Several Vineyard Haven business owners told the Tisbury selectmen at a tax classification hearing held on Dec. 4 that the town's split tax rate, which shifts an additional share of property taxes from residential to commercial properties, is having a detrimental effect on the community's business growth.
The selectmen were unable to decide the annual tax classification question that night, because given that this is a revaluation year for real estate in Tisbury, the town had not received preliminary certification from the Massachusetts Department of Revenue (DOR) for property values submitted for fiscal year 2008 (FY08). The Tisbury assessor's office received the certification yesterday and will schedule and advertise another hearing session in January.
At the Dec. 4 meeting, Phil Hale, owner of Martha's Vineyard Shipyard, told the selectmen that Tisbury has slipped compared to other Island towns in the number of businesses and people employed in town. "If businesses are paying a 160-percent tax shift and are declining, I think there's a parallel," he said.
Massachusetts law allows for a shift of the tax burden from the residential and open space classes of property to the commercial, industrial, and personal property classes (CIP). According to the DOR web site, 110 of 357 cities and towns in the state had split tax rates in FY07. Tisbury first voted a split tax rate and a residential exemption in 1988, according to the 2006 annual town report.
At last year's tax classification hearing, the selectmen voted to decrease the tax shift from 175 percent to 160, promising the town's business owners they would revisit the issue again this year. The FY07 residential tax rate was $5.63 per $1,000 of assessed valuation and the commercial rate $9.06 per $1,000 of assessed valuation.
Assistant assessor Ann Marie Cywinski explained this week that a shift of 160 percent results in an additional 6.54 percent of the town's tax levy being billed to commercial, industrial, and personal property classifications.
Pat Gregory, owner of EduComp and West Tisbury's town moderator, said that most of the other communities with split tax rates are larger and more industrial, compared to Tisbury. "I think we're abnormal in having a split tax rate, and I think it's had a negative impact on business growth in Tisbury," he said.
"Oak Bluffs and Edgartown don't have a split tax rate - it feels odd that this town does this," said Cronig's owner Steve Bernier. "We need a level playing field."
"We're in competition with other towns; we're losing tenants and business, because it's less expensive to do business in Oak Bluffs than Tisbury," said Sherman Goldstein, co-owner with his wife, Susan, of Mansion House Inn and Zephrus Restaurant.
Mr. Hale added, "I have to compete not only with Edgartown and Oak Bluffs, but also Falmouth."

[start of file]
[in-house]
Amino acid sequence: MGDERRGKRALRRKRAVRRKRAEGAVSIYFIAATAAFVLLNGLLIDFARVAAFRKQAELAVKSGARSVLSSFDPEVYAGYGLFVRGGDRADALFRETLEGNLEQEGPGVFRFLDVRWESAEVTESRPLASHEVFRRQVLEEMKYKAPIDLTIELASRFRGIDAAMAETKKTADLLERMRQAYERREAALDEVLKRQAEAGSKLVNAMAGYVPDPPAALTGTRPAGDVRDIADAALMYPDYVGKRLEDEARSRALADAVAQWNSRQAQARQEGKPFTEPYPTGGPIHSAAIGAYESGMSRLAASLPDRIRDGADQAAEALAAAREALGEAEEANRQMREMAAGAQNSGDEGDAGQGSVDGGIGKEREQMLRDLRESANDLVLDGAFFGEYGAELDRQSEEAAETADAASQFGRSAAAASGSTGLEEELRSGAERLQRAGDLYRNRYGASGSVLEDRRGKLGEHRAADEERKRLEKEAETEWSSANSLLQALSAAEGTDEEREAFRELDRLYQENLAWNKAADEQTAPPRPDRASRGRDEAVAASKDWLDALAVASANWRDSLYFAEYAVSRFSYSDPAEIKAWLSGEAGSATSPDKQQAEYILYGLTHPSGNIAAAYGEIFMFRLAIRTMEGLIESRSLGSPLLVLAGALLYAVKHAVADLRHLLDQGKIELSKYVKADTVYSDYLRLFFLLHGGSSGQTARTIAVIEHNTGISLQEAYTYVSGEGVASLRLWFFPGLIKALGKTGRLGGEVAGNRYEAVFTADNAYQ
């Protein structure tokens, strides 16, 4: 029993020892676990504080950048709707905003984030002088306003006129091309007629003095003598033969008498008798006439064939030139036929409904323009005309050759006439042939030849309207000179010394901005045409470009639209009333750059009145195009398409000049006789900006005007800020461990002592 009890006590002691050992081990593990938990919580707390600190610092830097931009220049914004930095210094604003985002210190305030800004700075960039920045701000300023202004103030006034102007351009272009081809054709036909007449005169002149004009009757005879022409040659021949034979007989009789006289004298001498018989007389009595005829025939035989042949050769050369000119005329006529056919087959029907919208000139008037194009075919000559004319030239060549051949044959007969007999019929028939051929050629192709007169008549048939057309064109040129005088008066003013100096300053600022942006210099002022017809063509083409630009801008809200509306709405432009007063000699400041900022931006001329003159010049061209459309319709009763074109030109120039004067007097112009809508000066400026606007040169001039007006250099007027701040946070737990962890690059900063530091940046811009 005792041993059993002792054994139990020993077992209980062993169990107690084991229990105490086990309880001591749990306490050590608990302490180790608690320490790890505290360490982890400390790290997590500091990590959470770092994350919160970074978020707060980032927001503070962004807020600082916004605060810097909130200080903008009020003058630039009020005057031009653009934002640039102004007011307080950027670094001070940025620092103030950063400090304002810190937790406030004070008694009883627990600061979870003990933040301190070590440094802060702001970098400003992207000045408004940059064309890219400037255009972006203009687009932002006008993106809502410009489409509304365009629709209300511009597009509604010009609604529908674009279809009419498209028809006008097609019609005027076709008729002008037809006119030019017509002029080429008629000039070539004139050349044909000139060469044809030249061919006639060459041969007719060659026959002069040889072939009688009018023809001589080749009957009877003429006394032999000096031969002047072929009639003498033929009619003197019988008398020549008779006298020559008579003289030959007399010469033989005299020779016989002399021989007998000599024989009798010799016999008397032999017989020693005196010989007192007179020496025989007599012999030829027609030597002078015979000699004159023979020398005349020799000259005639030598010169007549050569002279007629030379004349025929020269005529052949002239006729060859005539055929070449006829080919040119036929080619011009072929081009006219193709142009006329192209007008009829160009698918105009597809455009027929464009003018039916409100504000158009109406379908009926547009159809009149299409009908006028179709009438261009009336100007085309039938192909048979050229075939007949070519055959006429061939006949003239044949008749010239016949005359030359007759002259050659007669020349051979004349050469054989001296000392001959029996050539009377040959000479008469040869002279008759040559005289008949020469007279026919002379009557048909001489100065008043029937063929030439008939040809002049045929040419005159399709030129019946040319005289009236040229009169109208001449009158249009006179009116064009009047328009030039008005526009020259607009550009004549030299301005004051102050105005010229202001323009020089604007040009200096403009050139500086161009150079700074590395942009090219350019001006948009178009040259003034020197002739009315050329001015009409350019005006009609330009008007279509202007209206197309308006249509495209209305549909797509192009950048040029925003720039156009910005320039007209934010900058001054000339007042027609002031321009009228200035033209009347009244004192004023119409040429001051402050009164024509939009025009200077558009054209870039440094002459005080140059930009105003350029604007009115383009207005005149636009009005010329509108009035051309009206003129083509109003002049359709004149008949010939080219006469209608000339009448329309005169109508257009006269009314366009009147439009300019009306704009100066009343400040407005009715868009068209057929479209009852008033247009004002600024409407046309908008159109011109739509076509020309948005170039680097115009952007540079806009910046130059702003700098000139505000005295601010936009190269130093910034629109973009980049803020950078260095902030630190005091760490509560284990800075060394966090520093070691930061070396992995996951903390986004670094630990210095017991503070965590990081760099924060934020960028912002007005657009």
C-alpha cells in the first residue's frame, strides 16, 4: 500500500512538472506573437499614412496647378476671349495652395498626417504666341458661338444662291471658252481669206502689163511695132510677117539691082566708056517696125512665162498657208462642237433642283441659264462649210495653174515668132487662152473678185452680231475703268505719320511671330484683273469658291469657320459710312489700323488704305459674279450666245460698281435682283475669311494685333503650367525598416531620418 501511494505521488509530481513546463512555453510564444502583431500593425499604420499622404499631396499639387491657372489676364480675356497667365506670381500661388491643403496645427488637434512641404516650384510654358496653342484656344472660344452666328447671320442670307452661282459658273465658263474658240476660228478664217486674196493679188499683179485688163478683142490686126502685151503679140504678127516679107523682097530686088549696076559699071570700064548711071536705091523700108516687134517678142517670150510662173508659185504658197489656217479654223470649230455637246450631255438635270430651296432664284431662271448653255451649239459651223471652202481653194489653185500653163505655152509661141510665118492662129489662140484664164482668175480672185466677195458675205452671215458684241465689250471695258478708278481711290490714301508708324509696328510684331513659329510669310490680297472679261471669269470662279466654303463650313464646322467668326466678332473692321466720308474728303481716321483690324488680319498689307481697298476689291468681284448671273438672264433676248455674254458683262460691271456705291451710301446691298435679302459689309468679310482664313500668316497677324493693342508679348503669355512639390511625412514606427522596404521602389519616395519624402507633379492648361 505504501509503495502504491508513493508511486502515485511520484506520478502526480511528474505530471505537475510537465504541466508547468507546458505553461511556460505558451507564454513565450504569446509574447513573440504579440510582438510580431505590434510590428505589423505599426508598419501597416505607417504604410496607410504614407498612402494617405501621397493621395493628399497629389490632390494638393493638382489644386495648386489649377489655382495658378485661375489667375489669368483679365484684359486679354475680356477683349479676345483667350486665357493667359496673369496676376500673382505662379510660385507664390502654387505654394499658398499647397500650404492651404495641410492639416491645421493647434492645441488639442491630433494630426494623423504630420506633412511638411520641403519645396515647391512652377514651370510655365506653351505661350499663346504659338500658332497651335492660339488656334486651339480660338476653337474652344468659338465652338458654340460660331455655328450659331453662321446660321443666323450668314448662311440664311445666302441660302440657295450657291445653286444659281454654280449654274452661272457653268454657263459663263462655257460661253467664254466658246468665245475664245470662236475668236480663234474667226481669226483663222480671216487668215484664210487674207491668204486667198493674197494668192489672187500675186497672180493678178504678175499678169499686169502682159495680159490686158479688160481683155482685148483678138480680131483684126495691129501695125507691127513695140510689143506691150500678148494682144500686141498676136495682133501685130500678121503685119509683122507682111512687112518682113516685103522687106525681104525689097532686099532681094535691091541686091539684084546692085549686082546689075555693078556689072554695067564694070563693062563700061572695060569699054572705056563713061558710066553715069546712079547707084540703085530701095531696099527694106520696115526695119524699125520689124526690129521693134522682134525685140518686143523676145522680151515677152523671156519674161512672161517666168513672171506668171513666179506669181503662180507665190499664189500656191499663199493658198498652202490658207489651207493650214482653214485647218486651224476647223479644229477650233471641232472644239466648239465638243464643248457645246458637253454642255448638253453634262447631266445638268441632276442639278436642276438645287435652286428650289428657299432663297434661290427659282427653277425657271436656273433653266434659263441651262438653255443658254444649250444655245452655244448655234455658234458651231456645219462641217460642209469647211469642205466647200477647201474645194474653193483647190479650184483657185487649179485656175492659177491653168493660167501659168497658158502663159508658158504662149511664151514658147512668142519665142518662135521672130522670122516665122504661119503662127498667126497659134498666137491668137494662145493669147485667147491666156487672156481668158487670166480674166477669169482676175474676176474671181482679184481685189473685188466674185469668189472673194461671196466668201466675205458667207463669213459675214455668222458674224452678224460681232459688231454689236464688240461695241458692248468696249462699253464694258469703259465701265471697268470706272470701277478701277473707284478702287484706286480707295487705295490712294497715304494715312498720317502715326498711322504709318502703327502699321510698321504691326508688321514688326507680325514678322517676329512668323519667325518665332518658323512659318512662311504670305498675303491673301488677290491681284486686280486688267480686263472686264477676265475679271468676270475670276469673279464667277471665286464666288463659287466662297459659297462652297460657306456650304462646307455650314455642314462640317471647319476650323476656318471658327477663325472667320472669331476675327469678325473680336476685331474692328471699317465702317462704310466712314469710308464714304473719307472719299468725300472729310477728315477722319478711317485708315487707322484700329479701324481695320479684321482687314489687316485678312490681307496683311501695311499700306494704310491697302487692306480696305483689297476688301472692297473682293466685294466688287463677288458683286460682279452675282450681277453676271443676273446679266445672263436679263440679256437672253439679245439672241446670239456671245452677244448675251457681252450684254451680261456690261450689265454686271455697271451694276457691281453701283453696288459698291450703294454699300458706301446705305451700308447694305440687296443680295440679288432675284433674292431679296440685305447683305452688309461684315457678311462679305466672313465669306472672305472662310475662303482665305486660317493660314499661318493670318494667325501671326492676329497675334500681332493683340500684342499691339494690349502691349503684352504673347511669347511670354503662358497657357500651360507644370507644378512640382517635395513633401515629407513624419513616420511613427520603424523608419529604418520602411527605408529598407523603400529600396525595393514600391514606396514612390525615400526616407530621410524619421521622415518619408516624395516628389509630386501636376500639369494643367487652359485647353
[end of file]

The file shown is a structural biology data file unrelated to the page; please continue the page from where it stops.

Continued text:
Selectman chairman Tom Pachico asked the business owners whether any of them had looked at tax rates for comparable commercial properties in Falmouth, which does not have a split tax rate. Mr. Bernier liked that idea. "Let's look at dollars - let's pick some towns and some properties, and look at the taxes and make comparisons," he suggested.
In his nine years as a selectman, Mr. Pachico said he has heard many anecdotes about people leaving the Island because of taxes and high prices. "What's killing us down here is the price of fuel, groceries, housing," he said. "It's hard for people to make a life here with families - we're trying to keep it affordable."
The same is true for businesses, Mr. Goldstein pointed out. "The same issues the town residents face, the business community faces the same," he said. "Businesses will tighten their belts, too, and cut back."
When the selectmen reduced the tax shift to businesses last year, Mr. Goldstein said he and his wife put the savings toward hiring two new Island employees with health benefits.
Given that Mansion House paid about $135,000 in room taxes to Tisbury last year, if taxes go up he must increase his rates to cover the increases, Mr. Goldstein said. "If we lose our market share to other towns, Tisbury will suffer. Revenues will fall and the condition of downtown will suffer."
However, as Mr. Pachico reminded Mr. Goldstein and the other business owners, the selectmen supported their efforts to petition voters to allow beer and wine licensing in town as a way to boost downtown businesses. This was a business boosting effort, the selectmen reminded the business owners.
Mr. Pachico also reminded them that taxpayers pick up the tab for them in many ways, by paying for courtesy trash barrels, signage, the sewer system in downtown Vineyard Haven, and underground utilities. Peter Cronig, owner of Cronig's Real Estate, countered, "Most businesses don't have kids in school and don't get their garbage picked up."